Small though they are, insects seem to excel at everything. They have the five senses that we do, and then some. They hear, taste, smell, see and feel. But that’s not all!
Vinegar flies have speedometers and gravity meters. Bogong moths complete long night-time migrations navigating by stars and the magnetic field of the earth. Bees can see ultraviolet light. Some flowers wanting to attract their insect pollinators, or butterflies wanting to attract a mate, display special patterns that are only visible in ultraviolet light.
Sometimes I wonder how the insects cope in this world that humans have altered so fundamentally. Atmosphere, ground and water is infused with toxic chemicals, the air vibrates with strange radio waves and electric charges, nights are no longer dark, lit up by innumerable artificial suns and stars. So how do they cope? Not well it seems. Not well at all.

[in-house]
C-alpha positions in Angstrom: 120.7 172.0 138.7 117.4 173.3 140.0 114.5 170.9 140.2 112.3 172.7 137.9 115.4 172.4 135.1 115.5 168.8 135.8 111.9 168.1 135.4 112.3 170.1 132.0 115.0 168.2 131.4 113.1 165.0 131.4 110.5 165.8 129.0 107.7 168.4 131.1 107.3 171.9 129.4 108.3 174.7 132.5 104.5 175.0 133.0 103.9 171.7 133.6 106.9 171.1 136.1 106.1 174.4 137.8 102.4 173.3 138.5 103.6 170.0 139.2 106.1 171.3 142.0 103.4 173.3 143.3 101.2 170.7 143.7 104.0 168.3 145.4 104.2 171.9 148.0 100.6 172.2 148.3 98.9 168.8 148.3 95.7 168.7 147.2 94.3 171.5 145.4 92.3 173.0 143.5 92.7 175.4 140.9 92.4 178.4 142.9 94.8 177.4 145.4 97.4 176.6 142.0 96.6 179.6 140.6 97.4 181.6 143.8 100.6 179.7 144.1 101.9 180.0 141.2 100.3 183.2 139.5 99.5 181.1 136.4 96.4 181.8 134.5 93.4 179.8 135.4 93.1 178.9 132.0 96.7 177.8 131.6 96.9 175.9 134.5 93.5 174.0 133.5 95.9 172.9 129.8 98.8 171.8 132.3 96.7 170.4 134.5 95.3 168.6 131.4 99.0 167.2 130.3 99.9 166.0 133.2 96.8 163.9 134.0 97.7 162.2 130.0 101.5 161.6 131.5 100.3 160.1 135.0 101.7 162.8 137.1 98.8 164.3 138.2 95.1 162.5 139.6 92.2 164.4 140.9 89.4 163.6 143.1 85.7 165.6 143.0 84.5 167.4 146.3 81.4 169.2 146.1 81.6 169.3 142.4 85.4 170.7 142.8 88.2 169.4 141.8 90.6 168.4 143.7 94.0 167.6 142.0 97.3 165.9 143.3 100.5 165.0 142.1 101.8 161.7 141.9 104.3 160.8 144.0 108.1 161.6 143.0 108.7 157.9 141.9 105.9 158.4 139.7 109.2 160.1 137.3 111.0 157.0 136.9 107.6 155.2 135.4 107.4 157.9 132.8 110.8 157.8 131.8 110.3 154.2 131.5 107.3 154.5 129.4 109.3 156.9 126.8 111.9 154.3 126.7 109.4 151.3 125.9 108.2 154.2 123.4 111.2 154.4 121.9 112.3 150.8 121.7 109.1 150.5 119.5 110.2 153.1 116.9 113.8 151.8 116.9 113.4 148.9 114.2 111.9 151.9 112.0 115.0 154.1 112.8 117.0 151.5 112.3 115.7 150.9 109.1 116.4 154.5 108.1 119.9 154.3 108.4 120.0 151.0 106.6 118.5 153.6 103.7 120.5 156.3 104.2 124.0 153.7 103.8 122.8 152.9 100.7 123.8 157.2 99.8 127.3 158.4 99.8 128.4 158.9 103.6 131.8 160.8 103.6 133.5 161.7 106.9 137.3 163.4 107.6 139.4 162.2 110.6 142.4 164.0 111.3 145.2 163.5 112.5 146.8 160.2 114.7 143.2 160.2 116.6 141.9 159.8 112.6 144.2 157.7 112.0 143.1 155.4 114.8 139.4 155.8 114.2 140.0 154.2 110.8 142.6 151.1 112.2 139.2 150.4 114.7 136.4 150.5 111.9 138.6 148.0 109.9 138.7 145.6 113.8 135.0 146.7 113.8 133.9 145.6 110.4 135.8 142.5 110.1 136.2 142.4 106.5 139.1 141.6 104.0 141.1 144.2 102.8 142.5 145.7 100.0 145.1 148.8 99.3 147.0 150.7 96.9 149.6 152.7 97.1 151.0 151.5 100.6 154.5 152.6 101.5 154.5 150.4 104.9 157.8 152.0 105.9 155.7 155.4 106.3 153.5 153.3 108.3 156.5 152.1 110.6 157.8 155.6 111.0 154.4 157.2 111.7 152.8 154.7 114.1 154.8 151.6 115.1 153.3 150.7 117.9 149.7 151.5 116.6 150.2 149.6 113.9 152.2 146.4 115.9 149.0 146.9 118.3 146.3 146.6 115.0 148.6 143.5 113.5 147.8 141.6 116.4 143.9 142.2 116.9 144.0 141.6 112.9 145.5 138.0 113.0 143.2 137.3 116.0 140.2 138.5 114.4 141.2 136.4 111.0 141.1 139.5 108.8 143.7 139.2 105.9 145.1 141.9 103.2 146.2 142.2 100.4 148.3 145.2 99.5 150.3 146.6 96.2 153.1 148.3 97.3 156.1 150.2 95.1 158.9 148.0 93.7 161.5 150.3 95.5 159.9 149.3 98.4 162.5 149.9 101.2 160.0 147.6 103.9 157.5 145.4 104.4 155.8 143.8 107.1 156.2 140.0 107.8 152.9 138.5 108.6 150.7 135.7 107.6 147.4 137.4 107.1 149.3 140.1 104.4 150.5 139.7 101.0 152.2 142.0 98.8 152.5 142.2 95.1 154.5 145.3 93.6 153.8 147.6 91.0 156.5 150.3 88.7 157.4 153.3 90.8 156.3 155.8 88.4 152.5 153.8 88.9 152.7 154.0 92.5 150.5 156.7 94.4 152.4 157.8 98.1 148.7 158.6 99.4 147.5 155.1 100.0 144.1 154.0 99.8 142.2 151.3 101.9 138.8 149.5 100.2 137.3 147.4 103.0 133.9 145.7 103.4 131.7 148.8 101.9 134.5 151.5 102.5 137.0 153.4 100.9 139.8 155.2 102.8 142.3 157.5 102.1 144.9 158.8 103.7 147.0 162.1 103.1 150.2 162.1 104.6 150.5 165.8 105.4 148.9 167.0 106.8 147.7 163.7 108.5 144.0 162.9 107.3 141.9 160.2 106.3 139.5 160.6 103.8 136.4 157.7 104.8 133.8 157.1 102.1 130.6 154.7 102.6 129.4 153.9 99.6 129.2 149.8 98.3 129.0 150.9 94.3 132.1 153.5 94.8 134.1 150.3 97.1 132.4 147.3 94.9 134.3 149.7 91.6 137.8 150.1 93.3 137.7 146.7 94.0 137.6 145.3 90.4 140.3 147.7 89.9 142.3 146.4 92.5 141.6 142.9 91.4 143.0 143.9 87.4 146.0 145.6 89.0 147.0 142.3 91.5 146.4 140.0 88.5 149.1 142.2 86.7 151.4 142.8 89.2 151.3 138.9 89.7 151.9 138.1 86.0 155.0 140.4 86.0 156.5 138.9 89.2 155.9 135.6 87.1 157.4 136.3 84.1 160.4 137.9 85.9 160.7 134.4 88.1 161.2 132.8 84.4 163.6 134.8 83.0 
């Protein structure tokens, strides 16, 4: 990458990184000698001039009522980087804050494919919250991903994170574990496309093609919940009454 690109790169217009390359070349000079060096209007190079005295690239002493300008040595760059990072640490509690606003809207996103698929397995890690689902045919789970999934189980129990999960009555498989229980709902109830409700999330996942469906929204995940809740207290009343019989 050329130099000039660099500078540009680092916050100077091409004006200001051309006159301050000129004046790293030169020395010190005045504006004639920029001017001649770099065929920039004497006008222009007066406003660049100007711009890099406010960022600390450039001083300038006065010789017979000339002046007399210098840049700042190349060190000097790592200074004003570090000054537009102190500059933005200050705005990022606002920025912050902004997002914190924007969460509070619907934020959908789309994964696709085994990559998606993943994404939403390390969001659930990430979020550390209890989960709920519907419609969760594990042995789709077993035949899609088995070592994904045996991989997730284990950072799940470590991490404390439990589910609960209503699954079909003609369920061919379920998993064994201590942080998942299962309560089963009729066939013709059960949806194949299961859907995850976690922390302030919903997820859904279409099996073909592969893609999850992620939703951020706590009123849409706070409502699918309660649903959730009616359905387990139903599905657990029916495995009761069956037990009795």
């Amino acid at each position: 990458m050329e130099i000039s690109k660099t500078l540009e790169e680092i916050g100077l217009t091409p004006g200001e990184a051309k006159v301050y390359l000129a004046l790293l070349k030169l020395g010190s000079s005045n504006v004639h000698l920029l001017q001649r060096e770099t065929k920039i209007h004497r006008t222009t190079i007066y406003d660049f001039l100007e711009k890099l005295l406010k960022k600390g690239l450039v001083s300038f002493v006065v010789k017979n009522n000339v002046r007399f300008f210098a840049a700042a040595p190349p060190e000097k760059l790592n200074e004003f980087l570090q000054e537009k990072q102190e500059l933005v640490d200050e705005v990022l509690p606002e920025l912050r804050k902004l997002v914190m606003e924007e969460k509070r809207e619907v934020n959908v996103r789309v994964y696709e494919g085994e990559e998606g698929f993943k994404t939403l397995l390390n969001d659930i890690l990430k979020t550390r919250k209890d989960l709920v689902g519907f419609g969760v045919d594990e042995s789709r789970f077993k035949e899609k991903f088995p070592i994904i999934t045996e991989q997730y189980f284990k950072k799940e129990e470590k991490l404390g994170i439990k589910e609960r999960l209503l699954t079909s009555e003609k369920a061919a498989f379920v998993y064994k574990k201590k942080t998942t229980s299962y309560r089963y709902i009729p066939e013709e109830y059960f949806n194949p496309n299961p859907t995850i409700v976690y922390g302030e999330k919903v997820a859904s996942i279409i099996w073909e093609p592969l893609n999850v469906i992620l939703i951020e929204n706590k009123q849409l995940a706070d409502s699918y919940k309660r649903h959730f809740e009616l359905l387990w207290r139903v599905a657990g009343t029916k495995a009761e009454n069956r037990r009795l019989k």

The beautiful Common Striped Hawk moth (Hippotion eson) eats our local arum lily (Zantedeschia aethiopica), but refused a range of common, exotic garden plants of the same family (Araceae – below).
Well, this was a little experiment in my own garden, that illustrates (1) what fussy eaters plant-eating insects are, (2) why exotic (non-native) garden plants always look so perfect (they don’t get eaten), (3) therefore, why they hardly contribute to the food chain, and (4) why, if you truly love nature, you should plant indigenous plants.